Guest author: Jochen Mistelbacher  | Senior Fellow  | Observer Research Foundation, New Delhi

Even though India had started one of the globally biggest reform-linked urban development programmes back in 2005 (Jawaharlal Nehru National Urban Renewal Mission, JNNURM), it is fair to say that the urban sector, as a whole, has received a new impetus with the new government under Prime Minister Modi taking office in 2014. Especially, the introduction of the project of “Building 100 Smart Cities” has refreshed the urban discourse, given the ambiguities of the concept’s definition and its envisioned shape, form, governance, inclusiveness, finance, and last but not least, applicability and usefulness in the Indian context. Added to this, with the allocation of more than seven billion Euro, in the next five years, the Indian government launched the “Atal Mission for Rejuvenation and Urban Transformation” (AMRUT) as a continuation of the JNNURM to facilitate the much-needed provision and upgrading of basic civic infrastructure and services in 500 large mission cities, and plans to tackle the huge issue of providing “Housing for All by 2022” by building around 20 million housing units in urban areas.

This change in focus is well-deserved and urgently needed, as India is in the midst of a huge urban transformation. The latest Census in 2011 yielded a total urban population of approximately 380 million, distributed over nearly 8,000 urban settlements of different sizes. Despite its sheer absolute numbers, the speed of urbanisation and the ratio of the urban to the total population at around 31 percent are still very low in global comparison. However, absolute growth of the urban sector of more than 90 million was slightly larger than its rural counterpart for the first time in India’s demographic history in the decade 2001-2011— a trend which is all set to continue. Recent estimates by the UN Population Division forecast that by 2050, half of India’s population will be a resident of an urban settlement. Thus, more than 400 million new urbanites will be added to India’s total urban population in the next three decades roughly through natural growth, rural-urban migration, spatial expansion of existing urban areas, conversion of rural into urban settlements, and greenfield development of new urban centres, e.g. smart cities, industrial nodes and newly planned state capitals. To sum it up, essentially most of urban India has not even been built as yet. Considering the current backlog in basic services, infrastructure and housing amenities, and future projections of urban growth, these demographic challenges seem daunting.

On the other hand, a well planned and managed urbanisation process is essential for India’s overall growth and development trajectory, in a social, economic and environmental perspective. Without efficient, productive and well-functioning towns and cities all across the Subcontinent, India’s further growth and transformation will be difficult. Currently, India’s urbanisation process is marked by two characteristic features. partly similar to other developing regions: Firstly, India’s urban structure is very top-heavy— more than 40 Percent of its urban population, more than 160 million people in absolute terms, reside in one of the 52 million cities as of 2011. Secondly, it is these million cities that on average still register the highest growth rates. This process of metropolitanisation is driven by public policies – India’s recent and current urban development programmes are characterised by an inherent bias towards large cities, and more developed and urbanised states – and market-led private urbanisation processes due to agglomeration economies. However, a marked shift has occurred recently: By now it is mostly the so-called tier-II metropolitan centres, e.g. Surat, Pune, or Jaipur and the high-tech centres of Bangalore and Hyderabad which show the highest growth dynamics. The ‘old’ megacities – Mumbai, Delhi, Kolkata and Chennai – are marked by significantly lower growth rates. However, these megacities are still substantial growth magnets, but with their centre of growth shifting outward in a process of demographic, industrial and tertiary suburbanisation. Developments around Delhi in the so-called National Capital Region are a prime example of this development: The massive growth of Delhi’s ring towns – Gurugram, Faridabad, Ghaziabad and NOIDA – exemplify this suburbanisation process in housing, industrial and service-related activities, as a market-led reply to negative agglomeration externalities in Delhi itself, e.g. high land prices.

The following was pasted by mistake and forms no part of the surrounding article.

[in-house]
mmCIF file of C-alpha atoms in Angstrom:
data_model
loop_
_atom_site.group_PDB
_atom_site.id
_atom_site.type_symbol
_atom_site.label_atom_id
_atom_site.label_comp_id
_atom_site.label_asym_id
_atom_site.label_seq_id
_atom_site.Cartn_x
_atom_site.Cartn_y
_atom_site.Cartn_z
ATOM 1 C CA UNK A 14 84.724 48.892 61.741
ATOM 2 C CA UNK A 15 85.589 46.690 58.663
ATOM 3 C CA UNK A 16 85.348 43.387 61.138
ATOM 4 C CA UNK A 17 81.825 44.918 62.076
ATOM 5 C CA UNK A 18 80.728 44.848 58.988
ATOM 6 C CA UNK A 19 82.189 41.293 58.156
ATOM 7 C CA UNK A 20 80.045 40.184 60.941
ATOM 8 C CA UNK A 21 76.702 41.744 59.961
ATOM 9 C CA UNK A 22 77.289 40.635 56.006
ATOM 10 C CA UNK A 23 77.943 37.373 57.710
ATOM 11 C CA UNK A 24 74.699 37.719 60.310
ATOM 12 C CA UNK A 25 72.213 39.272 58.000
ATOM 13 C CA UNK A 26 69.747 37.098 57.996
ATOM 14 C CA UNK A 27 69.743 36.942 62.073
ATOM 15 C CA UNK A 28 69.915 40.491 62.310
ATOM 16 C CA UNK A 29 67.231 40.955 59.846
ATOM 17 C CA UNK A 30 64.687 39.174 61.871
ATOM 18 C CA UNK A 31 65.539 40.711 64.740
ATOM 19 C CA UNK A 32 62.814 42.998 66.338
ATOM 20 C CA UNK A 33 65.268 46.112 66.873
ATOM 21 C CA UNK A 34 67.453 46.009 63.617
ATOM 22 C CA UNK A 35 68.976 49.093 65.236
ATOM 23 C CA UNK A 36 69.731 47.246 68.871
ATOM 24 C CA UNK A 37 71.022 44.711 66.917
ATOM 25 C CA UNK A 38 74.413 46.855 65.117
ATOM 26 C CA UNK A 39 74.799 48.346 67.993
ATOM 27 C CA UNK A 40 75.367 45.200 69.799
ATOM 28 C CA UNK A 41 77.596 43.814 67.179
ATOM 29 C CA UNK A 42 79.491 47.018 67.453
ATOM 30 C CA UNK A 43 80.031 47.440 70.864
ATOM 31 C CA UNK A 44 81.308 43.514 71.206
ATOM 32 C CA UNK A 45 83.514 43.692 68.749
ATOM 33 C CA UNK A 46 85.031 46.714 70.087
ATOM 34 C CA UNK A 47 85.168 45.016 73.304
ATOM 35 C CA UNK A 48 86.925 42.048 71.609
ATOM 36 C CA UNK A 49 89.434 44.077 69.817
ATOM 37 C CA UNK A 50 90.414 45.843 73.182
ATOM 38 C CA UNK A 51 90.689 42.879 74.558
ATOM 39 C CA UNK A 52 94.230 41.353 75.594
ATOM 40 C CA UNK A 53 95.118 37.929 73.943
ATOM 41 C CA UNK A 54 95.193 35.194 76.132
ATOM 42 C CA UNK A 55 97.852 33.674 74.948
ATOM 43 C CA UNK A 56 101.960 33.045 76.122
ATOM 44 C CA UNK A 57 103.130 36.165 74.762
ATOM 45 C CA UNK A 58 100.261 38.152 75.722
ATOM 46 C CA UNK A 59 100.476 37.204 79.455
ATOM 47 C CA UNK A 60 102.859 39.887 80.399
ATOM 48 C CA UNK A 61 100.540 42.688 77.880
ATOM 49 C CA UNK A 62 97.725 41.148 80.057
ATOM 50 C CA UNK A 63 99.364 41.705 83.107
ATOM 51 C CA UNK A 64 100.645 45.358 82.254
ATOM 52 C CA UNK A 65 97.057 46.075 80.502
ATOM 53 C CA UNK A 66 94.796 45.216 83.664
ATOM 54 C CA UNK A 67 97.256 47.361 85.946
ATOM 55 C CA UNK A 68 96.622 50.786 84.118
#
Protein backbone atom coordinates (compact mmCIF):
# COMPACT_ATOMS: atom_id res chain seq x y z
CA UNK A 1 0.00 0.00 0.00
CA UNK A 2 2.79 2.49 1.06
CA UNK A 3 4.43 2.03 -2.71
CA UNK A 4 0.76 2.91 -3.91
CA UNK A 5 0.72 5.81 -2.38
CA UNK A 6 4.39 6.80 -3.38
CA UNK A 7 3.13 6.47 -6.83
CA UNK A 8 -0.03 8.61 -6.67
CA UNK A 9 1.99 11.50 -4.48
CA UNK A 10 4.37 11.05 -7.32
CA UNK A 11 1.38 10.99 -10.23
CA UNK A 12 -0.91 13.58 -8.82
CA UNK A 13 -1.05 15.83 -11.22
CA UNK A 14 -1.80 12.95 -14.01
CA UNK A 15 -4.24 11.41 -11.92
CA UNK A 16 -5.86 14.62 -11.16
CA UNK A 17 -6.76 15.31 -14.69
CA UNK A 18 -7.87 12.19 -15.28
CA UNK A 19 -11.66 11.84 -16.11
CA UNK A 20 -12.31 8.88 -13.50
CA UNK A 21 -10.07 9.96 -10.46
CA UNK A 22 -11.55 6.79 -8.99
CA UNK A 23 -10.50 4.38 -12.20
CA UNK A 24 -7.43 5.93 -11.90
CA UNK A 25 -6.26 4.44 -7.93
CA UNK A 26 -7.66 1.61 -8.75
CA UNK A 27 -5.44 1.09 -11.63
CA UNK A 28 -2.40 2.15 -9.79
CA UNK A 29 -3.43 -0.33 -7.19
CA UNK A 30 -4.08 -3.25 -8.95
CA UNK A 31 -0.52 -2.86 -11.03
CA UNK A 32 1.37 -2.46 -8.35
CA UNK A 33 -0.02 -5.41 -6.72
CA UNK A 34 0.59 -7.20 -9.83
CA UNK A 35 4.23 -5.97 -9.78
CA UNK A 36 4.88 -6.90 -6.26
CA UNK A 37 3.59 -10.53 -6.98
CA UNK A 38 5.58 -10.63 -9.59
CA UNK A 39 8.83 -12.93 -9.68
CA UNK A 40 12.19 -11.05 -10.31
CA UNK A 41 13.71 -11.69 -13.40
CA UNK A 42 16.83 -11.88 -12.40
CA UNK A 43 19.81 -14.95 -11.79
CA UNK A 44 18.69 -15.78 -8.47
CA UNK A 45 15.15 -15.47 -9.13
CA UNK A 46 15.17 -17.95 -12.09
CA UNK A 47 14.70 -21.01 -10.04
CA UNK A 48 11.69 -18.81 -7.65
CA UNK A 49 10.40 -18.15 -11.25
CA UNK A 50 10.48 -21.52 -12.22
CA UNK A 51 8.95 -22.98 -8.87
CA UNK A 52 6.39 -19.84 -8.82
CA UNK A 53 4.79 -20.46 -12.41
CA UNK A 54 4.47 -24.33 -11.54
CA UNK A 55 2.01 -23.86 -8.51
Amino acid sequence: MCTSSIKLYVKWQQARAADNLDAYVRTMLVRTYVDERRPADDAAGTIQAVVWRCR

The success of India’s future growth and development will to a large extent depend upon the shape of its urban transformation. It is well-known that Indian cities, large or small, new or old, are hampered by massive infrastructural deficits, intra-urban inequalities and a divide by formally planned and informally developed areas. Will 100 new so-called smart cities make a difference? Looking at the whole universe of urban India, maybe not. However, these new developments and innovations can provide a lighthouse-character by giving an example of a technology-driven, sustainable urbanisation approach. But, given the vastness of the subcontinent, its current unbalanced regional development and spatial economy, and projections of future urban growth, it will need more than 100 smart cities and project-based investments in large cities. Visions like “Make in India” and India’s overall socio-demographic transformation from a rural to an urban society, accompanied by a further economic shift from an agricultural to industrial-service-based society, require an approach to a balanced regional development and well-managed, implemented and monitored urbanisation process.

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